I finally settled on the writer idea, and the search for a paycheck led me to the rewrite desk of the News American in Baltimore, my hometown. There I faced a new challenge: figuring out how my daily output of crime briefs, obituaries, dictated staff stories and occasional news features would get me to the cover of the Rolling Stone.… Read more


To change your leadership style, rewrite your leadership story

Have you ever been at a funeral and, as the clergy or relatives or friends offer tribute to the deceased, found yourself wondering:

What will they say about me?

While the Irish Catholic in me winces at thinking about myself during another’s tribute, I must admit the moment of introspection can get me thinking, both personally and professionally.

Now I’ll stop short of recommending that managers attend more funerals. But I’m thinking that those of us who take responsibility for leading others would do well to pause on a regular basis and ask, “What will they say about me?” Especially when we’re still in a position to influence the answer — and we are, every day.

Think about it. Leaders are the authors of their own leadership stories.… Read more


How managers can put themselves in a position to succeed

Anyone out there recognize my conundrum?

With each passing year I became more aware that I wasn’t getting enough exercise. Sure, I walked a lot: to and from work, to the supermarket, pretty much everywhere. But nothing that broke much of a sweat.

I even knew what exercise I wanted to do. While I’ve never been a runner, I enjoy fast-walking. The problem was finding the time to do it.

On many a night, I’d go to bed planning to get up early and start the day by walking several miles. Then come morning, I’d wake up and check my email. Or decide to get to the office a little early to get organized. Or just sleep an extra half hour.

So much for good intentions.… Read more


Irish journey reveals important reminders about storytelling, leadership

The two-room cottage is a shed now, a white-washed place for Jimmy O’Toole to store hay for the livestock, a few pieces of farm equipment, a cupboard, a china cabinet and the family stories that he keeps alive for visitors to Ireland like me.

Gone is the thatched roof that kept the home a wee bit dryer in the raw Irish winter, replaced by a corrugated roof and proper downspouts. Gone, too, are the 11 children whom my great-grandparents raised on this rocky land against the sea – including my grandfather, Coleman, whose decision to leave for America 100 years ago redirected his life and, a generation later, helped shape my own.

My grandfather’s two-room cottage.

I have come here with my wife Donna after talking with her for many of our 38 years together about visiting the home of my ancestors.… Read more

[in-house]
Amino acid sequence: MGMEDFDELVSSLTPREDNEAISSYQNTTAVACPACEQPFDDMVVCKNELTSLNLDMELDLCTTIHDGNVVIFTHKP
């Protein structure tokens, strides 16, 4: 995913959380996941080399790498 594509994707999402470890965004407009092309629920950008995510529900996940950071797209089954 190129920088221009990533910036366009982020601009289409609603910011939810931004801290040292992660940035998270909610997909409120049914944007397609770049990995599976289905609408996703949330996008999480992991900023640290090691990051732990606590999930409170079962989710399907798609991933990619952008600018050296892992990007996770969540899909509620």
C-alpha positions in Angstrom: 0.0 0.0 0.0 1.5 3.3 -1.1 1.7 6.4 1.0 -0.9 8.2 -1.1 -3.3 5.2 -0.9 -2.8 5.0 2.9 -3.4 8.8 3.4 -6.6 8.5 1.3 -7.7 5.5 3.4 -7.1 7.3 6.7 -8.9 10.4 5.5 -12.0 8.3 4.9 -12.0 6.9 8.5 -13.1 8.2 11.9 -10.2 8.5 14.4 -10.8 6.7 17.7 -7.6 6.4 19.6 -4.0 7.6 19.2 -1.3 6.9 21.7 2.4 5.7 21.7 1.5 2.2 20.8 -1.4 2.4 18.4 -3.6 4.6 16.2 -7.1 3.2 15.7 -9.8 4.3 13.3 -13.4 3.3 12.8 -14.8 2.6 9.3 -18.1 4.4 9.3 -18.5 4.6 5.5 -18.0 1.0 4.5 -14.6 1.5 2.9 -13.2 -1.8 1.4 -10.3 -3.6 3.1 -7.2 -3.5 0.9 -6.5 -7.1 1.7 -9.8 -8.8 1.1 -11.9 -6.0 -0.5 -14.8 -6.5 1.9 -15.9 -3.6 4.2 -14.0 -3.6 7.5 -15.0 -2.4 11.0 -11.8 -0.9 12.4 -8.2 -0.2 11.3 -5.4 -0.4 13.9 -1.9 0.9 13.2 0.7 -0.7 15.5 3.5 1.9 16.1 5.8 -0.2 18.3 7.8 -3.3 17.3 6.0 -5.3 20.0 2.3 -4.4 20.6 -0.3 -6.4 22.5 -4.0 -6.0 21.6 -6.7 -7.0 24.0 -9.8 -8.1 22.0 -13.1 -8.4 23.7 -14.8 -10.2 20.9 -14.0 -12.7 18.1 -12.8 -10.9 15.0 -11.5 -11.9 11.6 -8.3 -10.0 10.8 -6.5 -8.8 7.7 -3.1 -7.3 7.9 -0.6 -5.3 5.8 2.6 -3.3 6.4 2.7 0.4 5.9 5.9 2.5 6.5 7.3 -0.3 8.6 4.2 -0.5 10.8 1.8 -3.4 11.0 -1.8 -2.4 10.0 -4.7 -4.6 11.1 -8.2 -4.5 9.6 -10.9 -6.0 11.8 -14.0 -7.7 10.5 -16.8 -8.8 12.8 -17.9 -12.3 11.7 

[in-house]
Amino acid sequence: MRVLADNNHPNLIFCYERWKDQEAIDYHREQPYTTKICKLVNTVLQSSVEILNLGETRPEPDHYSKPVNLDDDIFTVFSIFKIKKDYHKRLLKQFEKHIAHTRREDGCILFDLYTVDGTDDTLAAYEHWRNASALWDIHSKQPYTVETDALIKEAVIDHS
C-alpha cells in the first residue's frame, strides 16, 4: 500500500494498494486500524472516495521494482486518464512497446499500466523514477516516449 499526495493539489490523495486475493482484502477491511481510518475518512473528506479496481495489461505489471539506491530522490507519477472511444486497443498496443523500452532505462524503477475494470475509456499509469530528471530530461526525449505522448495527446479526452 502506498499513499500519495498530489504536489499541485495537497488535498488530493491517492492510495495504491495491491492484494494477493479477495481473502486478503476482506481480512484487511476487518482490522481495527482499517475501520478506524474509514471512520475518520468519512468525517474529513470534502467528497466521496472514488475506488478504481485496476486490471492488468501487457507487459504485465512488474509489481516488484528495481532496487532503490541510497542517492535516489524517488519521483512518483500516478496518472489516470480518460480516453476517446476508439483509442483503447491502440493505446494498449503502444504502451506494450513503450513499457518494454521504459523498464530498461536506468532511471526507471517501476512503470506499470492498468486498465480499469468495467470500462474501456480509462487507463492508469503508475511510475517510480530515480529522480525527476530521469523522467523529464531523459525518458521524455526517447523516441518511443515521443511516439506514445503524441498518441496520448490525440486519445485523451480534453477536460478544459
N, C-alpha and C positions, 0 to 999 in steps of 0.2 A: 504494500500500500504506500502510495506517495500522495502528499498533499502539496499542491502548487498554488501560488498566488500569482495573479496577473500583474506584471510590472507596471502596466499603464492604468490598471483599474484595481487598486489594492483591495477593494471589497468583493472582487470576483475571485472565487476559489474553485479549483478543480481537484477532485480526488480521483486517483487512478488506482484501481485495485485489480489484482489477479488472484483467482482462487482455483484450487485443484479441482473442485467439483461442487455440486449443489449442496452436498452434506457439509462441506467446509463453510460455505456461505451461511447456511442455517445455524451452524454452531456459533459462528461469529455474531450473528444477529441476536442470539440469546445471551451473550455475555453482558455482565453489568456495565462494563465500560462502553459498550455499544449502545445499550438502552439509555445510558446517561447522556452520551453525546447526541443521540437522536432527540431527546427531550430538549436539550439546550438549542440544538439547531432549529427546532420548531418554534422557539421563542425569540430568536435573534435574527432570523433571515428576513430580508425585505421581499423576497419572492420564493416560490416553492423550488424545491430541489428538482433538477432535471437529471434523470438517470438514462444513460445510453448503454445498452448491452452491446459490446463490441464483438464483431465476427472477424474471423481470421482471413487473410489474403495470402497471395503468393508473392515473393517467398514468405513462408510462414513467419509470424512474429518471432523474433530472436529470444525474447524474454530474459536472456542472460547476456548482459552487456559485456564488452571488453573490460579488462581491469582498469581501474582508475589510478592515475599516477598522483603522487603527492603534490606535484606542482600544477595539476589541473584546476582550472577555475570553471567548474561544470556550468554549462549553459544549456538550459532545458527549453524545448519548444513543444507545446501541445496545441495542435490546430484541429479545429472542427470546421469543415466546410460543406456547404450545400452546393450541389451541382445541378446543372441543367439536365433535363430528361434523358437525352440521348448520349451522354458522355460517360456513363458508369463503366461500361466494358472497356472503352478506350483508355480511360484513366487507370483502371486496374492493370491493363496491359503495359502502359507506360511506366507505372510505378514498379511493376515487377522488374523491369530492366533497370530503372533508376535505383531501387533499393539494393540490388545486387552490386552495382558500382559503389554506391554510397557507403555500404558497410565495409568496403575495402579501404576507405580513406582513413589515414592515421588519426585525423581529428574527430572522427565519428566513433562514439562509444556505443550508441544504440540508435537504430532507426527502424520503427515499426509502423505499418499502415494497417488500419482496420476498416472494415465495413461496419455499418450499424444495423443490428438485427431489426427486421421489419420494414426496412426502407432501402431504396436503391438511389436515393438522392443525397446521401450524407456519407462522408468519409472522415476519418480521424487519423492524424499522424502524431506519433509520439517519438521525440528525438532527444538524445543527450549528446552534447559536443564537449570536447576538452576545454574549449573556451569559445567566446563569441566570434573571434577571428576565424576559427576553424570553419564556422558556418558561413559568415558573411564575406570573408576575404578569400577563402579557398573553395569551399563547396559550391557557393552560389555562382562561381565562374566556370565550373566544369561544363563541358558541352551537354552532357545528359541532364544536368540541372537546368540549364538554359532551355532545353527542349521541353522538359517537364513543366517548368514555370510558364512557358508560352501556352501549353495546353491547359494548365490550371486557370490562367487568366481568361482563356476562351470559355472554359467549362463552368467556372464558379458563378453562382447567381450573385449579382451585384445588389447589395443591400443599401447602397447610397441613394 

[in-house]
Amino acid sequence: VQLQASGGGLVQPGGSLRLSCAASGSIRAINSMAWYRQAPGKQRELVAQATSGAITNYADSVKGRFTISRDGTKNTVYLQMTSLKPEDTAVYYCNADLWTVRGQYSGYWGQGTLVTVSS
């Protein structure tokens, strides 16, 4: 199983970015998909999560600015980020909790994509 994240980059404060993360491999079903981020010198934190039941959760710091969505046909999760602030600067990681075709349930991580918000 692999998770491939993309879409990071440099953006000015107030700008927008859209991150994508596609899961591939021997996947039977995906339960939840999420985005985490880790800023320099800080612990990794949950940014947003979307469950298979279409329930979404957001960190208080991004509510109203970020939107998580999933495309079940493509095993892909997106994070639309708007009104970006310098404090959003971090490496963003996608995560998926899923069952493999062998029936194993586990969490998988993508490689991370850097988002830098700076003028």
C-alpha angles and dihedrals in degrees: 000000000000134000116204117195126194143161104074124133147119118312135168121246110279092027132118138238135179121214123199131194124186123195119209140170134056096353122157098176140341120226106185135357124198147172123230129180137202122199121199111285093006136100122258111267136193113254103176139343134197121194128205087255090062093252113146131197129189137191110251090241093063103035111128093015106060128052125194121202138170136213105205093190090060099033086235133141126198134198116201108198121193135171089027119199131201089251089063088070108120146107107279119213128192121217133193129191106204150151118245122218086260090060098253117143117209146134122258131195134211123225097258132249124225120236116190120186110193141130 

Optimism boulevard plaque

Tough times signal need for managers to express genuine optimism, not ‘happy talk’

When I ask journalists to reflect upon the qualities of their best bosses, they almost always include “optimistic.”

That’s not surprising; one dictionary defines “optimistic” as “hopeful and confident about the future.” Most of us are grateful when we work for (or with) people who help us feel good about what lies ahead.

That’s why it’s a shame so many managers misunderstand what real optimism is. Their staffs are looking for reasons to believe, and what they get is happy talk.

It doesn’t have to be that way. Communicating genuine optimism is the result of a process — a straightforward, and potentially wrenching, process.

Any leader, at any level of the organization, can do it. In fact, all leaders owe it to their staffs to rigorously seek genuine optimism that they can share with others, credibly.… Read more

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Managers, making sure someone can do your job is your job

On the day my editor at The (Baltimore) News American offered me the job of managing editor, he gave me my first assignment:

“Your first job,” he said, “is to make yourself obsolete.”

OK, I said.

I had no idea what he meant.

His message became clear to me several months later when I took my first vacation. Within the first three days, I received about 20 calls from work, the last one from him.

“I want you to come back to work tomorrow,” he said. “And you can go on vacation again when you’ve taught someone how to do your job.”

Some lessons we never forget.

This one highlights one of a manager’s most important responsibilities: to build systems that keep the operation running in the face of changing and sometimes, unexpected circumstances:

Someone calls in sick.… Read more